Occupy France Essay

Submitted By ebisc3221
Words: 1765
Pages: 8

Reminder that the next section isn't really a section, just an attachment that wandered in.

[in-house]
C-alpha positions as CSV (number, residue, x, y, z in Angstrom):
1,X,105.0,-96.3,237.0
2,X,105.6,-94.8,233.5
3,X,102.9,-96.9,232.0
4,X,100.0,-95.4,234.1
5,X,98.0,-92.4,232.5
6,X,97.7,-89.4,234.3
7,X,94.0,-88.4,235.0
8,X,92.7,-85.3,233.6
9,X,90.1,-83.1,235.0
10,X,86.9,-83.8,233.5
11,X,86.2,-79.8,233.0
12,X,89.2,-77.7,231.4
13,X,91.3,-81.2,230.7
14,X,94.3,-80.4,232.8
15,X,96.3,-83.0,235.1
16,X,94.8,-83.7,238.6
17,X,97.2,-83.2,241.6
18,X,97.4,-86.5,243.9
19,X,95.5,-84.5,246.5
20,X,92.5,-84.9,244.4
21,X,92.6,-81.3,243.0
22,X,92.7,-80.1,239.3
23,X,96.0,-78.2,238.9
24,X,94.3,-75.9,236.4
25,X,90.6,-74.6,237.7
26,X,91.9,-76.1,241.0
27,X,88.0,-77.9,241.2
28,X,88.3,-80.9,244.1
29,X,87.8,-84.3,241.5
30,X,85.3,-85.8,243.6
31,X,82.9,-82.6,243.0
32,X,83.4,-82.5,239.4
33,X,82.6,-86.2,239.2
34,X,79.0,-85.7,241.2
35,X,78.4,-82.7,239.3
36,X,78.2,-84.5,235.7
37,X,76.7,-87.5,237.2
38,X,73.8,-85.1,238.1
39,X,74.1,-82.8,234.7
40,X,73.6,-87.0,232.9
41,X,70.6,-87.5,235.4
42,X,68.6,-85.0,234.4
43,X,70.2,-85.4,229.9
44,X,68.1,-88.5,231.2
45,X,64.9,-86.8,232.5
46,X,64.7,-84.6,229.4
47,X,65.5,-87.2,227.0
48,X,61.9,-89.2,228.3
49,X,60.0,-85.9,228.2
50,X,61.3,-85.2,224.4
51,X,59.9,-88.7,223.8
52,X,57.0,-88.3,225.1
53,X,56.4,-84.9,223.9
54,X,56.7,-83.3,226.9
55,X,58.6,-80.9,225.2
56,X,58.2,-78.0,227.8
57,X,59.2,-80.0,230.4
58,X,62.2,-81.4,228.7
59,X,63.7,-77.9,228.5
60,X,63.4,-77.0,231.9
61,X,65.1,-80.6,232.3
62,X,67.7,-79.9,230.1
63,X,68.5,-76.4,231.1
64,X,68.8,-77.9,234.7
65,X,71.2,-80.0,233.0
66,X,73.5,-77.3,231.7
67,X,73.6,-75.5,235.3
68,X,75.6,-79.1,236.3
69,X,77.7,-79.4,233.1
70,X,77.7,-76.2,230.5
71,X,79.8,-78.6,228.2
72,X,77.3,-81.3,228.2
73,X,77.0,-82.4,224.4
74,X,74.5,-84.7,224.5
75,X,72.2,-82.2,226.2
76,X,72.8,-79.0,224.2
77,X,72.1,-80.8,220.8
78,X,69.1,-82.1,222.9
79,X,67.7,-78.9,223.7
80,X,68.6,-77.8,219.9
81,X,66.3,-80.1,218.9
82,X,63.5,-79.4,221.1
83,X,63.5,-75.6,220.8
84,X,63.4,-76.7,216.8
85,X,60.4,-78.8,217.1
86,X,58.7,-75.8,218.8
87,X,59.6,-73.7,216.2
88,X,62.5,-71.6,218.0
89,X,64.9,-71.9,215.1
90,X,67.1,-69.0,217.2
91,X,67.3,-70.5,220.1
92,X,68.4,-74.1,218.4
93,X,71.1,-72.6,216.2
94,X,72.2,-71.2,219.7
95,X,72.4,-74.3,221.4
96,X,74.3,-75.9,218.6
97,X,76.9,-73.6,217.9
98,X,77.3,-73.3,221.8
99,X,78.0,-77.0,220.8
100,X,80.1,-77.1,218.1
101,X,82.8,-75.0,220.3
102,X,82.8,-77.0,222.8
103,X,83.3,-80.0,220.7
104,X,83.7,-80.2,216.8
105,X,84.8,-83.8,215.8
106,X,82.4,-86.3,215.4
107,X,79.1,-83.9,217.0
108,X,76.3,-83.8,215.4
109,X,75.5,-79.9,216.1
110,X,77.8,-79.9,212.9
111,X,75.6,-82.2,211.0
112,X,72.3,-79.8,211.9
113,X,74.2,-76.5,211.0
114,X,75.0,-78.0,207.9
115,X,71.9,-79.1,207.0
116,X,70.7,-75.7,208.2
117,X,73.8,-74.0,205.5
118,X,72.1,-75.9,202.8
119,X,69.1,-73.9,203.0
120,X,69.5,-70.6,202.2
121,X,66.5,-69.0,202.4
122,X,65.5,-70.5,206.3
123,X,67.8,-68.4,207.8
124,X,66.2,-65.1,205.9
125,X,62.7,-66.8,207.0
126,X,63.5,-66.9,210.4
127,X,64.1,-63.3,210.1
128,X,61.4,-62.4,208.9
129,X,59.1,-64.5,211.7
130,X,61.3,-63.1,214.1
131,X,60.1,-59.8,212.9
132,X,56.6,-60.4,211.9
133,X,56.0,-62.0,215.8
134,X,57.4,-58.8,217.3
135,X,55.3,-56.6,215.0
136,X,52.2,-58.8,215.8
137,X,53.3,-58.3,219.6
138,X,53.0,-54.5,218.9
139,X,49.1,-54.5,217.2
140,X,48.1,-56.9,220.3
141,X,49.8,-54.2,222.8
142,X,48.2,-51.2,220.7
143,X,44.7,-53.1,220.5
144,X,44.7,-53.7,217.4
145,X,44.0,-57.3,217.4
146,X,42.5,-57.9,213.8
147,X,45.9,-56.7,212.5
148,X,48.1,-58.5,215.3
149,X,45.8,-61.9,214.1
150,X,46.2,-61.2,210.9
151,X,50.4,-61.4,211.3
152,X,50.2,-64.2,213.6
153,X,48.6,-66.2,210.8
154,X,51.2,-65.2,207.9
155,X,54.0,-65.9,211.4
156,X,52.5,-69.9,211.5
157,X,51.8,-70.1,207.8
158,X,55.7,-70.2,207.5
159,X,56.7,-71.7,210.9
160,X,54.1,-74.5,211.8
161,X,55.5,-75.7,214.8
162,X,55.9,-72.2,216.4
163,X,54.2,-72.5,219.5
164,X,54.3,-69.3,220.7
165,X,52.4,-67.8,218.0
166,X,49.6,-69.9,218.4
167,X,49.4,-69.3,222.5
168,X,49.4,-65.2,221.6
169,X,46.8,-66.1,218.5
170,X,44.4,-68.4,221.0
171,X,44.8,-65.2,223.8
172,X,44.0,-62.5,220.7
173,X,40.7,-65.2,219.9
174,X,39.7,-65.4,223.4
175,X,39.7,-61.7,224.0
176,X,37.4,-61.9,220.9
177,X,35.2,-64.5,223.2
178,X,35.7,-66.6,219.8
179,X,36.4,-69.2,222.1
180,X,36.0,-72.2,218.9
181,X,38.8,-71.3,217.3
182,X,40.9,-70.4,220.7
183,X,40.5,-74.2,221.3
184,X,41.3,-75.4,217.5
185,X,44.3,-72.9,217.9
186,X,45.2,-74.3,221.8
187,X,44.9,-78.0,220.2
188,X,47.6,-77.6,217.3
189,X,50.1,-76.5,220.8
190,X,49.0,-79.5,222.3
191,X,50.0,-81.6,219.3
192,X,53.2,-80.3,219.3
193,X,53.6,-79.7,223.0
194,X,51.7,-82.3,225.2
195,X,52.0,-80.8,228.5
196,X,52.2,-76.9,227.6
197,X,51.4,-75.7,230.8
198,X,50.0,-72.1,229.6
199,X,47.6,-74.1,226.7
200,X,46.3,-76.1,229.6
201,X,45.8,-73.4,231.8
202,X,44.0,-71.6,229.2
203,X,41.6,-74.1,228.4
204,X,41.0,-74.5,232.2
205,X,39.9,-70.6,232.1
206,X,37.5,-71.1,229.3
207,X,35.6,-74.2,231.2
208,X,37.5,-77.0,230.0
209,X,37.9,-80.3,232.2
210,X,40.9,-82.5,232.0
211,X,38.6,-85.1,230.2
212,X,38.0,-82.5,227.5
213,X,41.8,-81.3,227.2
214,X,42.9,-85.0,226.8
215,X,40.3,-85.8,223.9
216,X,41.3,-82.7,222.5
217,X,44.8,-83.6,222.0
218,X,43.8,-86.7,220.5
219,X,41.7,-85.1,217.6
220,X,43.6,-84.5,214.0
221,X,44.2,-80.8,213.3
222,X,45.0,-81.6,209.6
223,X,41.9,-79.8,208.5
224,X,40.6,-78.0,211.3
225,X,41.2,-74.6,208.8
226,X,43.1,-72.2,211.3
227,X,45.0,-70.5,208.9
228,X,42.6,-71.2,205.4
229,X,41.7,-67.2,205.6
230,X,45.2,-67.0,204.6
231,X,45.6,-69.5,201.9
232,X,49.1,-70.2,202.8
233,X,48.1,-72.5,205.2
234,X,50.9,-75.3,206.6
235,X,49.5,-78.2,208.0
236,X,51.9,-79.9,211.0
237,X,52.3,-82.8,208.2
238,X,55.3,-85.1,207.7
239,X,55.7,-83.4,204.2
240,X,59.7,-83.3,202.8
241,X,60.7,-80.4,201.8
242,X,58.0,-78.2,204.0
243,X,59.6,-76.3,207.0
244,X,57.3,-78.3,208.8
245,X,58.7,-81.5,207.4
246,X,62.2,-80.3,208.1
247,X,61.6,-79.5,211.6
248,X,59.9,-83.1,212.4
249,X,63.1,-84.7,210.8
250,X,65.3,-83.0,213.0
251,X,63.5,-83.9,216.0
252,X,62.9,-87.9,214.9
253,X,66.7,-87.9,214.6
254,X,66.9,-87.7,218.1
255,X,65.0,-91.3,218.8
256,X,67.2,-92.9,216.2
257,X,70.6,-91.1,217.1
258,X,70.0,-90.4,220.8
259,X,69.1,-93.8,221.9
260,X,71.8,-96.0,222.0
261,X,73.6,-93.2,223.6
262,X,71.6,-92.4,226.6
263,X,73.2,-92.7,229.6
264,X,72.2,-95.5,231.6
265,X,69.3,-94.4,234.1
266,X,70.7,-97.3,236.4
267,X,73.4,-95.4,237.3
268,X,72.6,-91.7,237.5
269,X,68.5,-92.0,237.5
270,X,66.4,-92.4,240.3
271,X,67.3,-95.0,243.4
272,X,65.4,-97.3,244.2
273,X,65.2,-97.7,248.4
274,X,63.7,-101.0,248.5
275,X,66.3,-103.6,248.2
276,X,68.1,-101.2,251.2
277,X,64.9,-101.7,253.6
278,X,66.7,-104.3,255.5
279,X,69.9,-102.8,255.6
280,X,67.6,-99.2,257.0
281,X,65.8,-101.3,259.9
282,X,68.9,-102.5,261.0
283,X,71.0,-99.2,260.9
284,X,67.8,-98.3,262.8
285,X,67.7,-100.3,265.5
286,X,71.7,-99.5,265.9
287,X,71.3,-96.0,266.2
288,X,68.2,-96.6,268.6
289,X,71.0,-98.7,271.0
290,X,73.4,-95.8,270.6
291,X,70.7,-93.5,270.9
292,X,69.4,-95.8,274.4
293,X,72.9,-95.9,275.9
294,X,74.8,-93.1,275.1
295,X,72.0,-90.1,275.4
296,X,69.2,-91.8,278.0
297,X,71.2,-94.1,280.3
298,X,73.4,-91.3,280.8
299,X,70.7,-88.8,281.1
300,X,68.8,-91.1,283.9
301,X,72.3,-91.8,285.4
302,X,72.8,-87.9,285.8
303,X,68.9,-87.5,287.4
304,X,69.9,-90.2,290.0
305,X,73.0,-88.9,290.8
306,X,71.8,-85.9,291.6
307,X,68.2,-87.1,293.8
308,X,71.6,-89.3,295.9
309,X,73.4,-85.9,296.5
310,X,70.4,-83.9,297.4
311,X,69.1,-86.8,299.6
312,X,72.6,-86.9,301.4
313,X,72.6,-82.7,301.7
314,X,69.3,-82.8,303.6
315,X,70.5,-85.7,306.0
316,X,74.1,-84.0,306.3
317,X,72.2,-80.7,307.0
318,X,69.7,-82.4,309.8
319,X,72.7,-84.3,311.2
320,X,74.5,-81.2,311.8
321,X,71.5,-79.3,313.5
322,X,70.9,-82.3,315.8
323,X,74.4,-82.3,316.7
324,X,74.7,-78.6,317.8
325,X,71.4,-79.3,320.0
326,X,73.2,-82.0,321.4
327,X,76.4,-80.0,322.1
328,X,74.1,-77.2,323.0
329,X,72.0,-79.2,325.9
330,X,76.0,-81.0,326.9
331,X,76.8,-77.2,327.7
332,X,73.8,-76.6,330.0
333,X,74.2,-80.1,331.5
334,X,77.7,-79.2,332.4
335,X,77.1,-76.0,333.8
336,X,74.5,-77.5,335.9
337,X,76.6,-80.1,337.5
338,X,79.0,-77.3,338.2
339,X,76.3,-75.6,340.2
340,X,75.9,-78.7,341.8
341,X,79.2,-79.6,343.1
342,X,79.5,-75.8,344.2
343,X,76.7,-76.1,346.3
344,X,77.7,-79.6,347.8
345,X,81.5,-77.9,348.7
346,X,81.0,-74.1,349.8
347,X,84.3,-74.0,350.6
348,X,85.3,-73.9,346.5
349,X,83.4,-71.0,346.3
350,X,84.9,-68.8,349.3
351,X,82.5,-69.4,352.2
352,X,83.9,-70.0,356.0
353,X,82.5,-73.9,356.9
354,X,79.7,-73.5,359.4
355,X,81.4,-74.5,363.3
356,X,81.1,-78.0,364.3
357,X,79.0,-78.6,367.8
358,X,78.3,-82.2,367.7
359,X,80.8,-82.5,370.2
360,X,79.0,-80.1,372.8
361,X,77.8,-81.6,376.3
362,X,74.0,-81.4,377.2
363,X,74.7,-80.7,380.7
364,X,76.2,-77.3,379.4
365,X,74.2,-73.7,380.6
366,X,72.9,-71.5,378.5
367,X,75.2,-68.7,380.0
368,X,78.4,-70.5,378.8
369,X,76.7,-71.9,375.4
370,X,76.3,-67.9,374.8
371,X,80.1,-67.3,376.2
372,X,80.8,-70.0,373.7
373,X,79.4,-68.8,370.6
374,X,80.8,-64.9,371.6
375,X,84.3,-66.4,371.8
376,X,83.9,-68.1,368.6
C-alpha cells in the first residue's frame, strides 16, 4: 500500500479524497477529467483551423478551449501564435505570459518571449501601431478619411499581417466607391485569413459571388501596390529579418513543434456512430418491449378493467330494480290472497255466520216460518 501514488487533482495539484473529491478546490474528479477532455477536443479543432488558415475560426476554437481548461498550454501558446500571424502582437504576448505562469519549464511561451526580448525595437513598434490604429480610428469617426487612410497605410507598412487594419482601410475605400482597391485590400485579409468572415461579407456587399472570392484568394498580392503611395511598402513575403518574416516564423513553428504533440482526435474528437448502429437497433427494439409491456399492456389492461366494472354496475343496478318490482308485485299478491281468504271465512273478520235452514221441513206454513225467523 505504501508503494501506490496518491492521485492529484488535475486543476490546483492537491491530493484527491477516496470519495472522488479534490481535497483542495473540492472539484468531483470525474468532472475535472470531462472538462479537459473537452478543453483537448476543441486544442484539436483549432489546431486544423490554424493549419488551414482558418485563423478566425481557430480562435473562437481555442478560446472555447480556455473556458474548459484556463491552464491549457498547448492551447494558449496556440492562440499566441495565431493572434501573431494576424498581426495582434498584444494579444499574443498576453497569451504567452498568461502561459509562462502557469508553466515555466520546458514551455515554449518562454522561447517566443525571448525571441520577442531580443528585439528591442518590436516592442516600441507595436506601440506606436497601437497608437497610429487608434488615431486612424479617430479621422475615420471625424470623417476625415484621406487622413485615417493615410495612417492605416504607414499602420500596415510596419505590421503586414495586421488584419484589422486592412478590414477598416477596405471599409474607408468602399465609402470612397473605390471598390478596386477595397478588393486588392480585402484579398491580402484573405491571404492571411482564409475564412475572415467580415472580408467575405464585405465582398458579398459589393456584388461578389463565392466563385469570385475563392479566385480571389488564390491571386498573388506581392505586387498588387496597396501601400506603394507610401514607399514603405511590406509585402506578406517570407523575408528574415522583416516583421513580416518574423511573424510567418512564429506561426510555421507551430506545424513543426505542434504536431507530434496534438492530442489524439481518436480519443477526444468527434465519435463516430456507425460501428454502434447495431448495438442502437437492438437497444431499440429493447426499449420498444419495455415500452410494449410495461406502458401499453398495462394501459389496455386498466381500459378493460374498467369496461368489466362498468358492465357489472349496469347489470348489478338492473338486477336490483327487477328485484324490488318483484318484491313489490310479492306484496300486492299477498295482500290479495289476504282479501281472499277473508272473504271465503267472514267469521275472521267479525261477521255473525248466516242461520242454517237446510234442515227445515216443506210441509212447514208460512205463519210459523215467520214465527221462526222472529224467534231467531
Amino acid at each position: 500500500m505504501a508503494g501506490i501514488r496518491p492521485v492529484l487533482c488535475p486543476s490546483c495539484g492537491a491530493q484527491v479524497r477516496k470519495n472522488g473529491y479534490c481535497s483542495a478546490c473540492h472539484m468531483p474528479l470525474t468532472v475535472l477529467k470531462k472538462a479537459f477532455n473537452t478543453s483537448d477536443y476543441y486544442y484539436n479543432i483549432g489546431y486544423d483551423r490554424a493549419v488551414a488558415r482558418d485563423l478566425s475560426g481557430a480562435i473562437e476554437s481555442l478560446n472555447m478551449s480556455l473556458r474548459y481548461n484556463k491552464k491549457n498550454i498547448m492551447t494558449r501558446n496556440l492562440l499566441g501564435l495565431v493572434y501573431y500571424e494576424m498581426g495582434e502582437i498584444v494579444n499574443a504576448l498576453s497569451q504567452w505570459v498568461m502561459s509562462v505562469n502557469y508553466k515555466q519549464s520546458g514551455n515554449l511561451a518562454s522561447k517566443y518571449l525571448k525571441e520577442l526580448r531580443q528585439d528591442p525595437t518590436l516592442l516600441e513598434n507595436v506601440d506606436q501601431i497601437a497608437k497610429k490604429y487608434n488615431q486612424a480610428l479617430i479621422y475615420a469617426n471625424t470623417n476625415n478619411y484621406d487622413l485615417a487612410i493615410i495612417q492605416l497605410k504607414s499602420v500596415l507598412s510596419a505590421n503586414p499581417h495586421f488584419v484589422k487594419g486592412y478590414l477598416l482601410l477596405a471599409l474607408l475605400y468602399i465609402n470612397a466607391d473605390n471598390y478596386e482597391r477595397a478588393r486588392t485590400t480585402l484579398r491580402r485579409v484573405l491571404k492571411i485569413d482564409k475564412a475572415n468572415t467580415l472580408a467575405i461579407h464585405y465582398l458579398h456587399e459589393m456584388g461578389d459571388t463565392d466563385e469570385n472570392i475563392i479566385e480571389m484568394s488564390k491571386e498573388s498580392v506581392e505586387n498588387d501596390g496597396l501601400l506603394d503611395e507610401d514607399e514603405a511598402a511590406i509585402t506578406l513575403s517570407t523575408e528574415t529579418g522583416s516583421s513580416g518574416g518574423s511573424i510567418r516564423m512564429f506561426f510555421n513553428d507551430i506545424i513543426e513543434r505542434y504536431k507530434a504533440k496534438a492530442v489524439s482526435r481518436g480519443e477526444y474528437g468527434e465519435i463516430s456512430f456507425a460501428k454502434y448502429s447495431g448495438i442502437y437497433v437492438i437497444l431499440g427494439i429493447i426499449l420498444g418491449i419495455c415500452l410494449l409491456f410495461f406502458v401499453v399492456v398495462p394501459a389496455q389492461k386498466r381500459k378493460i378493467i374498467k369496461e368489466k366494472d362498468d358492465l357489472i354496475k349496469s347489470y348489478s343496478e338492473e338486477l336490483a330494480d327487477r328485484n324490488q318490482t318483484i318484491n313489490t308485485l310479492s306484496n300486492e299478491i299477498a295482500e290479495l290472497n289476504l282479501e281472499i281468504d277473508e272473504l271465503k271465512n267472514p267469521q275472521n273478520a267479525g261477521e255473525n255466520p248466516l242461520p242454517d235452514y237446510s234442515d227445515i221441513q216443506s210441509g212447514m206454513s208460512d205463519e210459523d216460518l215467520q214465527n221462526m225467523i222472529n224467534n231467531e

During World War II, France was taken over by Germany. The French people’s way of life, government, food, and freedom weren’t in their control anymore. Along the streets, pedestrians and busy cafes were replaced by strict Nazi officers and empty store fronts. Food shortages throughout the country left families starving. Women were left helpless and alone while their husbands were forced to work in factories in Germany. Jews were segregated, and sent to concentration camps where they were tortured and killed. All of these actions caused people to fight against the Nazi Germany occupation. The French Resistance soon arose and revolted against this takeover. Other allied countries fought for French’s freedom and the annihilation of Nazi Germany. In the end, Germany was forced out of France, and the French were freed. In the beginning of World War II, France, as well as the United Kingdom, was one of the first participants that attempted to take down Germany. After Germany’s invasion of Poland in 1939, these countries declared war. Beginning on May 10, 1940, Germany began to invade France and attempted to defeat it’s forces. Germany pushed through the Maginot Line, which was a line of concrete fortifications, and forced deeper into France as it began to collapse, arriving in Paris on June 14. Their commanders met with French officials, who wanted alliance with Germany, but Marshal Philippe Pétain, who was the chief official of France, sought out an armistice instead. On June 22, an armistice was signed between France and Germany, which stated that France was now divided into two zones: Northern France was to be occupied by Germany, while the south was to be under the control of the Vichy government. On June 18, 1940, Charles de Gaulle, a French General, gave a memorable speech to the French people on the BBC Radio telling them that "France has lost a battle, but France has not lost the war” (“WW2 People’s War”). The Vichy regime, lead by Philippe Pétain, was the French government from July 1940 to August 1944. Vichy France maintained full power only in the unoccupied southern Zone libre (free zone), while also having limited authority in the northern zone, the Zone occupée (occupied zone). Their policy and rules changed in tune with the fortunes of war. Vichy France was meant to be a temporary government while waiting for the conclusion of the war in the west ("Vichy France [French History]”). This government secretly collaborated with Nazi Germany on raids to capture Jews, which were organized by the French police. Although not as well known as the concentration camps in Germany, France had approximately forty nine camps that were in use during the occupation. Across France, Jews were required to wear a yellow badge, and while riding the Paris Métro, they were only allowed to ride in the last carriage. Thirteen thousand Jews living in Paris were victims of a mass arrest by pro Nazi French authorities, known as the Vel' d'Hiv Roundup. They were transported to Auschwitz where they were either tortured or killed. The goal of the Vel' d'Hiv Roundup was to lessen the Jewish population. Beginning at 4:00 a.m. on July 16, 1942, Jews were arrested according to records of the Préfecture de police. An unknown number of people escaped while being rounded up because of warnings from the French Resistance. Others were hidden by neighbors in basements, closets, and attics. Conditions for the arrested were harsh. They could take only a blanket, a sweater, a pair of shoes, and two shirts with them. Most families were split up and never reunited. At the end of World War II, only eight hundred Jews returned to France. For decades, the French government refused to apologize for the role of French policemen or for any other involvement in the Vel' d'Hiv Roundup. It was argued that the French Republic had been destroyed when Philippe Pétain instituted a new French State during the war, and that the